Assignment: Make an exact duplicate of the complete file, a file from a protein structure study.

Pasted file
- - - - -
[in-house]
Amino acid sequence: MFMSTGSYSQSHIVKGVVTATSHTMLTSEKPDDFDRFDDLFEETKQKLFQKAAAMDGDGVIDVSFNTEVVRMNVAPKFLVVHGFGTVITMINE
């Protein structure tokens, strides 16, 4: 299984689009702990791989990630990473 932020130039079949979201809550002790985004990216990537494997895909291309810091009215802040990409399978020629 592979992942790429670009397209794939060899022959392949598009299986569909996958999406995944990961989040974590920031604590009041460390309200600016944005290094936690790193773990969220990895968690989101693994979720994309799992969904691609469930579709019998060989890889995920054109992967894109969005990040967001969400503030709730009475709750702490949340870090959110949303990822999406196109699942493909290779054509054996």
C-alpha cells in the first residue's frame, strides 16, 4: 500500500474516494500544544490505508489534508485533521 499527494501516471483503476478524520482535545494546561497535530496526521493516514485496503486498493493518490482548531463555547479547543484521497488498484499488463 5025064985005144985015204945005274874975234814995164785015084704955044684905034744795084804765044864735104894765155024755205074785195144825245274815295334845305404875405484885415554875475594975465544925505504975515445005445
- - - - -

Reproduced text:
[in-house]
Amino acid sequence: MFMSTGSYSQSHIVKGVVTATSHTMLTSEKPDDFDRFDDLFEETKQKLFQKAAAMDGDGVIDVSFNTEVVRMNVAPKFLVVHGFGTVITMINE
């Protein structure tokens, strides 16, 4: 299984689009702990791989990630990473 932020130039079949979201809550002790985004990216990537494997895909291309810091009215802040990409399978020629 592979992942790429670009397209794939060899022959392949598009299986569909996958999406995944990961989040974590920031604590009041460390309200600016944005290094936690790193773990969220990895968690989101693994979720994309799992969904691609469930579709019998060989890889995920054109992967894109969005990040967001969400503030709730009475709750702490949340870090959110949303990822999406196109699942493909290779054509054996």
C-alpha cells in the first residue's frame, strides 16, 4: 500500500474516494500544544490505508489534508485533521 499527494501516471483503476478524520482535545494546561497535530496526521493516514485496503486498493493518490482548531463555547479547543484521497488498484499488463 5025064985005144985015204945005274874975234814995164785015084704955044684905034744795084804765044864735104894765155024755205074785195144825245274815295334845305404875405484885415554875475594975465544925505504975515445005445